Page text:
The other day I found myself amused to discover that a friend who had attended a conference heard grad students remark that I have a privileged Ivory Tower existence and a plush academic position as an established scholar. Few things could be further from the truth. You see, I teach at a junior or community college, have five courses a semester, and generally have 150 students a semester. In addition to this, I only teach intro level courses and there is no major in philosophy. There is no tenure here, but rather we work on contract. For the first three years we have yearly contracts, then after three years you jump up to three year contracts. Those contracts stipulate that your position can be terminated at any time, with or without reason. We are all expected to do a significant amount of college service, so over the years I have racked up quite a bit of committee work. We have a fairly generous travel stipend, especially for a community college, though that is likely to disappear as a result of education cuts our State Senate and Governor are currently pursuing.
Such is the reality of my existence. Don’t get me wrong. Collin is an extraordinary institution, especially for a community college. We have talented, accomplished, and smart faculty. We have wonderful students. The administration is supportive of academic research and conceives of itself as a two year university (the first community college in the United States to define itself in those terms). I earn a fairly decent wage, my job is, for the moment, stable, and I like Dallas and my colleagues. Nonetheless, I am exhausted. I am exhausted by a combination of teaching, my insane research commitments, and all of my speaking commitments. At some point, I suspect, something will have to change. Perhaps I will give up research, writing, and just live and work. After all, why do I kill myself in this way? My research contributes, in no way, to my job here. I wear myself out doing it. I often take on debt as a result of attending conferences. And I get rewarded with snarky hecklers that suggest either that I’m just a careerist, that I hate human beings, and a number of other ugly things. My generation seems to believe that mean-spirited snark is the height of wit and charm and that there’s some sort of virtue in dehumanizing others and cutting them down when they’ve scarcely ever done anything to you.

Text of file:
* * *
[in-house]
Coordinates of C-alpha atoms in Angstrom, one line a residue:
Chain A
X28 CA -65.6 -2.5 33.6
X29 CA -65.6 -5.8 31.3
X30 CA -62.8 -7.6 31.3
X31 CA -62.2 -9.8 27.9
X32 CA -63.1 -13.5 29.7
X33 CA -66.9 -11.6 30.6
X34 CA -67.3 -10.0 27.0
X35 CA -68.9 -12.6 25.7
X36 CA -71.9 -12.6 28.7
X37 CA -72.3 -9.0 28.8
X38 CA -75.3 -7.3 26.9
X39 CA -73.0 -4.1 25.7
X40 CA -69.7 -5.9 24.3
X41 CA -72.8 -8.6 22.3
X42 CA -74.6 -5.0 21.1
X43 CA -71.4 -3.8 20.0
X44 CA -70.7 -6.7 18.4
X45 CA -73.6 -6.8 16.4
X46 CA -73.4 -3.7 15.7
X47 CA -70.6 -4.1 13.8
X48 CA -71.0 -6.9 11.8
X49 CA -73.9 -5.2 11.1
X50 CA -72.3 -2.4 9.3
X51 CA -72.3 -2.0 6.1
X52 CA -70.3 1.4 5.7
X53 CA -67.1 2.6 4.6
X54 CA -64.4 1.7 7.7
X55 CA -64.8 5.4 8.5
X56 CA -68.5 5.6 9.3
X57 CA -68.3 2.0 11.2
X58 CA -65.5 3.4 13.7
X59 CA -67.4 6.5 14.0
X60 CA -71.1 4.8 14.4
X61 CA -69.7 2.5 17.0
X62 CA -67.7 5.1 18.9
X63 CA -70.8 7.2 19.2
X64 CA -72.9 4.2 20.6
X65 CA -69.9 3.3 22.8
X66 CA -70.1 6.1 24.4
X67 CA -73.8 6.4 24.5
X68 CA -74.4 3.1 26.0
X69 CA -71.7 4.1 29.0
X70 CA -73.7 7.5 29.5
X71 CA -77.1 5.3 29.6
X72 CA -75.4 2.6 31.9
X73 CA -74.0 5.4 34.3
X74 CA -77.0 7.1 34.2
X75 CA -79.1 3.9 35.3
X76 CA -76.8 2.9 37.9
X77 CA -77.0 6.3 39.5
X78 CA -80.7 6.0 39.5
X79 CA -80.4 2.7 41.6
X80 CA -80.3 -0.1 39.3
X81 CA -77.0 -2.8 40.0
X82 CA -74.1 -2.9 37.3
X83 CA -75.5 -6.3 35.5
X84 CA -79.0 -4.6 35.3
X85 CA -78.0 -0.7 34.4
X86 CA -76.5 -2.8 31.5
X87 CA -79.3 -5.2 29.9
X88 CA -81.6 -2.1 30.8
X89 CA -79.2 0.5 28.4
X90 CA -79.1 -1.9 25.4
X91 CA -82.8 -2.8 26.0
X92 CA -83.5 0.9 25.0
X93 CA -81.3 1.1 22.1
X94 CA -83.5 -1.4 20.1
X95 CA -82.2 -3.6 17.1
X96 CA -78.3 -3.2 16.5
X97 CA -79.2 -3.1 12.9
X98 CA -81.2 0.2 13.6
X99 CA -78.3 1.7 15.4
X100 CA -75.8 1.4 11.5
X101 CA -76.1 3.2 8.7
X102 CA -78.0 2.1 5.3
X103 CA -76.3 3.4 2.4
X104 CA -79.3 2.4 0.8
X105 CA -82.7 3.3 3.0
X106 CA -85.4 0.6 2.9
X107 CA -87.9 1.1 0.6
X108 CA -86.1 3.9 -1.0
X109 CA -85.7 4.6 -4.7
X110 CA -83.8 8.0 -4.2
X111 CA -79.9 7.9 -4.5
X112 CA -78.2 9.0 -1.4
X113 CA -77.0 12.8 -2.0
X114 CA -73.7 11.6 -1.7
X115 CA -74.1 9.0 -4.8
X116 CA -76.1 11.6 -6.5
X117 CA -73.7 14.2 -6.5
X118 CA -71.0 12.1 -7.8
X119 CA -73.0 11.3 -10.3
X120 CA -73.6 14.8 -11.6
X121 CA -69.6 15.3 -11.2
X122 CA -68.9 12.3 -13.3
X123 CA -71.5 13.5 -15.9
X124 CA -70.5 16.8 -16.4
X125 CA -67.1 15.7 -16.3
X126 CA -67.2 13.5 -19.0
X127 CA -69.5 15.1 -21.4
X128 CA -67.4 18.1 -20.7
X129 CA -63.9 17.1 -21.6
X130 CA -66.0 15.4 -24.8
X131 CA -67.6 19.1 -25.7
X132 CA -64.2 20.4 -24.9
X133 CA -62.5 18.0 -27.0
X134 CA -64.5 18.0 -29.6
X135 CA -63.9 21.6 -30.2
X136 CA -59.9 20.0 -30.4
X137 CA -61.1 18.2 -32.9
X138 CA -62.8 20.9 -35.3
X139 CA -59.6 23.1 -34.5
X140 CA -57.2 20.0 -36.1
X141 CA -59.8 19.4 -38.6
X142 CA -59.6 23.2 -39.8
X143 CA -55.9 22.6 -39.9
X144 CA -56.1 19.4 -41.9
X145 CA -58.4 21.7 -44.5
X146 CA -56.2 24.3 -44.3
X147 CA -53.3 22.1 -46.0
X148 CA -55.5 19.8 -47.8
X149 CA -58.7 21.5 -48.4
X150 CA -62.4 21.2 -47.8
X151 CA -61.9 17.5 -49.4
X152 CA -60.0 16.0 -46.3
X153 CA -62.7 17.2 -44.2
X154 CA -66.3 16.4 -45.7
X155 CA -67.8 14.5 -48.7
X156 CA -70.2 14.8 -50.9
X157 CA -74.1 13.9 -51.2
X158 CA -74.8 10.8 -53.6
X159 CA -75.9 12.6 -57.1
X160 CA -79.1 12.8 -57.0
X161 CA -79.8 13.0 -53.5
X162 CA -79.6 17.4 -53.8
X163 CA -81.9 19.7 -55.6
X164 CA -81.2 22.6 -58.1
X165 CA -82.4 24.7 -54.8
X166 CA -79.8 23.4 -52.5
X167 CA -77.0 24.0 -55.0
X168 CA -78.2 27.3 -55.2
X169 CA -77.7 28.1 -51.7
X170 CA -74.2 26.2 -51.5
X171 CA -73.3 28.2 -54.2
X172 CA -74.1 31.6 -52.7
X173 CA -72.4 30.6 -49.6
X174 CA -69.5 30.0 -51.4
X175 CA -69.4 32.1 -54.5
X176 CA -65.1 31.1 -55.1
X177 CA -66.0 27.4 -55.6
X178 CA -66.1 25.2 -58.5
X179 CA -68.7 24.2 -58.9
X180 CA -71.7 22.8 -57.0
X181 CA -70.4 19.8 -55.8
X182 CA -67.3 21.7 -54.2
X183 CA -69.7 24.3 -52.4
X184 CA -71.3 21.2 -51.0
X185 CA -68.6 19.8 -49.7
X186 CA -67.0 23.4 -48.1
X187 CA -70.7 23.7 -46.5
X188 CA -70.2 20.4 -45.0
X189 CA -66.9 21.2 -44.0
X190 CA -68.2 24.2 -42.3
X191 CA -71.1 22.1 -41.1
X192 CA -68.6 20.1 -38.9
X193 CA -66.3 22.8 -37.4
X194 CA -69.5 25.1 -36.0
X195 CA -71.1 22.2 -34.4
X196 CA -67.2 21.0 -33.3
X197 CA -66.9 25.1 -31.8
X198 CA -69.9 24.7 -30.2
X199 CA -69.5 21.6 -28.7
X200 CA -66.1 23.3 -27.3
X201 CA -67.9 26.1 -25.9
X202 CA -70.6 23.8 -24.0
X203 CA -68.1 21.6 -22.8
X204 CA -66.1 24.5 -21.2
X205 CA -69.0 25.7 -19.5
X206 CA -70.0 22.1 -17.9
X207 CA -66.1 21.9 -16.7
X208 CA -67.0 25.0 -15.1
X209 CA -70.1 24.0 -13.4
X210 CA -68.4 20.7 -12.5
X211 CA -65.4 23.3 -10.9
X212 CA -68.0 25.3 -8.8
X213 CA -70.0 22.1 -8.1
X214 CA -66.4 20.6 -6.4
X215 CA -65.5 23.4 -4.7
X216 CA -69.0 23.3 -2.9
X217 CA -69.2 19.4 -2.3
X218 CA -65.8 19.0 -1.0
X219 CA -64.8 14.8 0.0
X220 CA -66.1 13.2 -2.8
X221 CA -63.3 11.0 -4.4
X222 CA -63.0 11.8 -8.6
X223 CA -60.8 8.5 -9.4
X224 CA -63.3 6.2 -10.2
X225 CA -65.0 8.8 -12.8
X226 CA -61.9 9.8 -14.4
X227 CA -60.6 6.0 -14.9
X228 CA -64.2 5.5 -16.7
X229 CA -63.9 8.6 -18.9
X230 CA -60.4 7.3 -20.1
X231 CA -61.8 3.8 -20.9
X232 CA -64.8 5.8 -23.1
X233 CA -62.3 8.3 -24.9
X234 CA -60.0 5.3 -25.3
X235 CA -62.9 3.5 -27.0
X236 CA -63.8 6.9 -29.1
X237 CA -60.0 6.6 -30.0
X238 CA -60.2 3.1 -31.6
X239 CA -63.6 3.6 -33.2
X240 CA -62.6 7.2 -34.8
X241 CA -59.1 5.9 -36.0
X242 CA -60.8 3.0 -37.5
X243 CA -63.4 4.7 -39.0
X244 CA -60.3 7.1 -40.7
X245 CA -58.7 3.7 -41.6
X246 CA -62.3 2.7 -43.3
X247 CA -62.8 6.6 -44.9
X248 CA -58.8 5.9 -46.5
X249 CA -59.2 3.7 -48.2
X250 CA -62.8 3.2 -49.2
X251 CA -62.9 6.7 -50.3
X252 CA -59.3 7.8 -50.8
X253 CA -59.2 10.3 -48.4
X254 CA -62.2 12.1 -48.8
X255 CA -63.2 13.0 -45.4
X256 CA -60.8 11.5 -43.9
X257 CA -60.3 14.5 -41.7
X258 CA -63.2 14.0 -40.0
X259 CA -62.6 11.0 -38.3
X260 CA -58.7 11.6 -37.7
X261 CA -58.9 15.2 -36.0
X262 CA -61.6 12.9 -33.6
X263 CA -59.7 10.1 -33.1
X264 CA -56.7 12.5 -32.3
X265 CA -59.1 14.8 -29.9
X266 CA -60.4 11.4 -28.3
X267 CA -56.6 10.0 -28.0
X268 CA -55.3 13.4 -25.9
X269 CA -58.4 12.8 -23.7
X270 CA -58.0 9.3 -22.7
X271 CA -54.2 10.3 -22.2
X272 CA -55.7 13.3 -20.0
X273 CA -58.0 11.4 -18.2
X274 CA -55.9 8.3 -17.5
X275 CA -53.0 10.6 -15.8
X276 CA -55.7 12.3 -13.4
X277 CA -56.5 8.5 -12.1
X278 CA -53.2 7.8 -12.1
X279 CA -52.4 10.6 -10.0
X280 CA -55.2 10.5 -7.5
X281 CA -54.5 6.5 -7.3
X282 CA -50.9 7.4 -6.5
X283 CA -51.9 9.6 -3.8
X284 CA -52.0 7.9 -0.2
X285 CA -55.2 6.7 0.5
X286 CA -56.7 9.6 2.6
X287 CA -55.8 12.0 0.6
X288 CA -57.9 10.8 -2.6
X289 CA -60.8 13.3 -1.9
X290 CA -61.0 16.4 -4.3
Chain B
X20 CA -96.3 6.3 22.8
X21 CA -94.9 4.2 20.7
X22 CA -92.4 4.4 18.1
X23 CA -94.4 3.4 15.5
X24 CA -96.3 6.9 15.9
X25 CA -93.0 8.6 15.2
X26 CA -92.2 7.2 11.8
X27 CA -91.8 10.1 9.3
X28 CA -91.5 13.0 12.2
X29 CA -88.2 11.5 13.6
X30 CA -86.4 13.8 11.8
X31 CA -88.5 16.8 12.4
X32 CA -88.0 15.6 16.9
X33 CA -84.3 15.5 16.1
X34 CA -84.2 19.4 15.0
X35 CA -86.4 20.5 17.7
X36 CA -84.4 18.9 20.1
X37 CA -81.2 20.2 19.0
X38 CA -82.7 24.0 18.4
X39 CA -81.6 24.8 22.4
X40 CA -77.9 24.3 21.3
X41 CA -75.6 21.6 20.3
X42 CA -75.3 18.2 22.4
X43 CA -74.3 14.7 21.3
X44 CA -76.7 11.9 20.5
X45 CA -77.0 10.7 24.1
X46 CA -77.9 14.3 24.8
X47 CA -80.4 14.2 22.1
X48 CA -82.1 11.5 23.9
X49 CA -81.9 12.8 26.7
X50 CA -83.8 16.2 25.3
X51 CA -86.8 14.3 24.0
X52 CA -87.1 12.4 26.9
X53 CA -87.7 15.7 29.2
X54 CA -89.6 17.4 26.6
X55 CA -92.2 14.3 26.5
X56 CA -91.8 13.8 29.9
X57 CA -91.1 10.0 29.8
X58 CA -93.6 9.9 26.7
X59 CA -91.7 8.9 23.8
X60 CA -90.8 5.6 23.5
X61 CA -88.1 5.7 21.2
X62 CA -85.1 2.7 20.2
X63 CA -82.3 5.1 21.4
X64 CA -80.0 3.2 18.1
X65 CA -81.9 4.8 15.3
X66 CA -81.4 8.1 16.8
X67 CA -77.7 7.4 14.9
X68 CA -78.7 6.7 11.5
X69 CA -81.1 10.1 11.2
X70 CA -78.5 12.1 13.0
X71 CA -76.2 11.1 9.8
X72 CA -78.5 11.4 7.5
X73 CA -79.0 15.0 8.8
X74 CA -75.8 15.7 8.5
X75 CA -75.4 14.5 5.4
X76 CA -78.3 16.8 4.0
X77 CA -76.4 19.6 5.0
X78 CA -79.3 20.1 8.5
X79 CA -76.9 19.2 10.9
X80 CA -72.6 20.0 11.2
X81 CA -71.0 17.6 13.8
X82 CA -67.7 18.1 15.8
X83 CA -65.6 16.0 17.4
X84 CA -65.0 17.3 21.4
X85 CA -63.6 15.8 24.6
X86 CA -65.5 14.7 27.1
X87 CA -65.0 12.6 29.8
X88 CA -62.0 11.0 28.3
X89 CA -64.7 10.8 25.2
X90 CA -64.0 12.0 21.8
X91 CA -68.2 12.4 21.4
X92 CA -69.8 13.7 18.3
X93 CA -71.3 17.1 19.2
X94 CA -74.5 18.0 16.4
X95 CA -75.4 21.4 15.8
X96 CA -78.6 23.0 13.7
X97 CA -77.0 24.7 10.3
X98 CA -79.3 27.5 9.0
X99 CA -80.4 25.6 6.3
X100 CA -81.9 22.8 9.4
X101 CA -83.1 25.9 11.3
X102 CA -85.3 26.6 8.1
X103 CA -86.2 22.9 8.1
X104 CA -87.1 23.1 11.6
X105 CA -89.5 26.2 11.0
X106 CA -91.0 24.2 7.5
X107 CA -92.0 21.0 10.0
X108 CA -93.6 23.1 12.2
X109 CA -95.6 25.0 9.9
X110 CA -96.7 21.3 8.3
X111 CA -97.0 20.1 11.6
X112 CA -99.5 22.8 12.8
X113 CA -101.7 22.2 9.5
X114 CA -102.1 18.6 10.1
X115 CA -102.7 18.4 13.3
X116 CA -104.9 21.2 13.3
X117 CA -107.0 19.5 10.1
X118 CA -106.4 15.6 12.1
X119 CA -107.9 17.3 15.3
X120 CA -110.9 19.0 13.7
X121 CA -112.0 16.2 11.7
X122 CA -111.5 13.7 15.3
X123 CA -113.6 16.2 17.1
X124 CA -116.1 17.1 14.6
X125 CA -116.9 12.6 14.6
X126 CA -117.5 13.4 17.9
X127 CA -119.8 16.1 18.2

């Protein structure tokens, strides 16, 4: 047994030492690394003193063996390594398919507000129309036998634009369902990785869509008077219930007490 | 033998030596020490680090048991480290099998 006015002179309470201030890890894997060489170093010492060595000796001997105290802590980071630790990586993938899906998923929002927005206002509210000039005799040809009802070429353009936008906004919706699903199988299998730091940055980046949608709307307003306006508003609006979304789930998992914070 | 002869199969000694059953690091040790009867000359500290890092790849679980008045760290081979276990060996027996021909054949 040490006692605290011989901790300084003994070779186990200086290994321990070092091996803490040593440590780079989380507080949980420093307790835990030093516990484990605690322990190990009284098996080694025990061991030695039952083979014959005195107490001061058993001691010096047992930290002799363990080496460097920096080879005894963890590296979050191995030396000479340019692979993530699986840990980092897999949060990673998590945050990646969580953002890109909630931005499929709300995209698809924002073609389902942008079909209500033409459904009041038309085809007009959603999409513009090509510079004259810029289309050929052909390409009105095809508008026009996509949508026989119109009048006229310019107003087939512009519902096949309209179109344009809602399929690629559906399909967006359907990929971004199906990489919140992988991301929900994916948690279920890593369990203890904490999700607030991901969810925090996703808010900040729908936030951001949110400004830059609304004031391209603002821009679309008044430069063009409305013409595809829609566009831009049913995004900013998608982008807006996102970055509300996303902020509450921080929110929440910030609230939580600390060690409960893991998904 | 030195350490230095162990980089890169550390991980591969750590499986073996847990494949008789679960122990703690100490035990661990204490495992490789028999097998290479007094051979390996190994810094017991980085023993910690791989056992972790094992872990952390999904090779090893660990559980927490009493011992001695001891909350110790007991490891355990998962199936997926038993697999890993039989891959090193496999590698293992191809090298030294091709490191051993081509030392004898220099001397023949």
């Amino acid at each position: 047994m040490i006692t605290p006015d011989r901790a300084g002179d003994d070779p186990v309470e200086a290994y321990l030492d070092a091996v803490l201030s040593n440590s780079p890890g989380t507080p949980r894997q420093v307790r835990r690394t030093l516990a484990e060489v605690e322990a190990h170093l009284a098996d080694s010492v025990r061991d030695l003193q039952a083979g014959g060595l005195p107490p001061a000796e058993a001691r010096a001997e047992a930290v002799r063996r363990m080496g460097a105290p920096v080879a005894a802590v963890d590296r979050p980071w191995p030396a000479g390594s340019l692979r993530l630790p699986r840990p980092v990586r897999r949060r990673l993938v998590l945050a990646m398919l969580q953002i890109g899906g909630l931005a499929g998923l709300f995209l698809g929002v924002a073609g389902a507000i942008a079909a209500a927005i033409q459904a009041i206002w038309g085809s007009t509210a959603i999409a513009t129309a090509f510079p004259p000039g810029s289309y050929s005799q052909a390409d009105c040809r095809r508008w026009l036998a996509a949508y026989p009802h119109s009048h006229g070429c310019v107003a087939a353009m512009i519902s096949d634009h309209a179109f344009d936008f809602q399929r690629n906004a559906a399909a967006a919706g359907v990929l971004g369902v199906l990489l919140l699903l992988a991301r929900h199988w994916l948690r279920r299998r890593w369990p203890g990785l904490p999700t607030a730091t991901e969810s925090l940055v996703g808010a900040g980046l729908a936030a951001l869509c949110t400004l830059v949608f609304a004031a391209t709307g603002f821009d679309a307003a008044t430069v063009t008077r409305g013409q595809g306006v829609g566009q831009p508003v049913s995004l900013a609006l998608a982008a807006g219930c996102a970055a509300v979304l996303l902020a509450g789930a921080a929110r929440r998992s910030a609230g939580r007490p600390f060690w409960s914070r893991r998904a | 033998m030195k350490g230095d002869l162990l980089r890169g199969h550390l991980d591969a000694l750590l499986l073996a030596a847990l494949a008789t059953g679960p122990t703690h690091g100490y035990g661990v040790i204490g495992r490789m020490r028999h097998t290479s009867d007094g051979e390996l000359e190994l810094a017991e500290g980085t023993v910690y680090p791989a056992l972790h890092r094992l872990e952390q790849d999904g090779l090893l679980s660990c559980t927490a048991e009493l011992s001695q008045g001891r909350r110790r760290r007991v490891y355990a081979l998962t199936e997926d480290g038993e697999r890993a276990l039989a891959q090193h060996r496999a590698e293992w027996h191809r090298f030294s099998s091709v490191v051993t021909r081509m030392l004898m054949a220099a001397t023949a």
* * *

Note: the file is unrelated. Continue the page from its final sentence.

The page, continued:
So why, if I have done all these things, am I in these circumstances? Certainly I would love a position elsewhere that granted tenure, where I taught fewer courses and had fewer students, where I could work with grad students, and so on. I’d move anywhere in the United States, Europe, Australia, or New Zealand for such a position. I’d be delighted if it were a philosophy position, but would be equally delighted if such a position were in lit, digital humanities, media studies, social and political thought, rhetoric, science and technology studies, or communications. I see all of these things as things that I do and all of these things as things that I could do well and that I would enjoy doing. Indeed, I conceive of myself more as a social theorist than a philosopher.
The reason I find myself in these circumstances is, in part, due to the situation of philosophy departments in the United States, and, in part, the nature of my own research. Philosophy departments in the United States are overwhelmingly Anglo-American in orientation. There are literally around half a dozen Continental graduate programs in the US, while there are only a handful of four year schools that are sympathetic to Continental thought. The four year schools are looking for people who are experts in classical Continental thought (primarily phenomenology, but also figures like Nietzsche, the German idealists, and so on), yet my work, especially coming out of graduate school, was on Deleuze. In both the graduate programs and liberal arts schools, there just isn’t a burning desire to hire Deleuzians. This is why you’ll find most of the major Deleuze scholars in English and Modern Language programs, not philosophy programs.
Additionally, my work is idiosyncratic. There is not only my work in object-oriented ontology (a school of thought relatively unknown in philosophy circles), but I’ve done significant amounts of work on Lacan (a psychoanalyst), Luhmann (a sociologist), Latour (another sociologist), Zizek (barely recognized as a philosopher), Badiou (relatively unknown in philosophy circles), the developmental systems theorists (biological theorists), cybernetics (who the hell knows what they’re up to?), autopoietic theorists (more biologists), semiotics and structural linguistics (that’s not philosophy, it’s lit!), and so on. The philosophers, I suspect, look at me and say “you’re not a philosopher, we don’t know what you are!” Ergo I don’t look like I can fill a research and teaching nitch in philosophy programs. When I apply for positions in fields like media studies, rhetoric, science and technology studies, communications, etc., these folks look at me and say “you’re not x! you’re a philosopher!”
So it goes. I find that I have no place precisely because I couldn’t resist being multidisciplinary. Would I have done things differently if I could go back to graduate school? Would I have written a dissertation on, say, Husserl, Merleau-Ponty, Heidegger, or Levinas? No, I suppose I wouldn’t. It had to be this way. I had to pursue these interests. I had to be free to explore. Nonetheless, it’s damned depressing and exhausting trying to do all these things under such circumstances.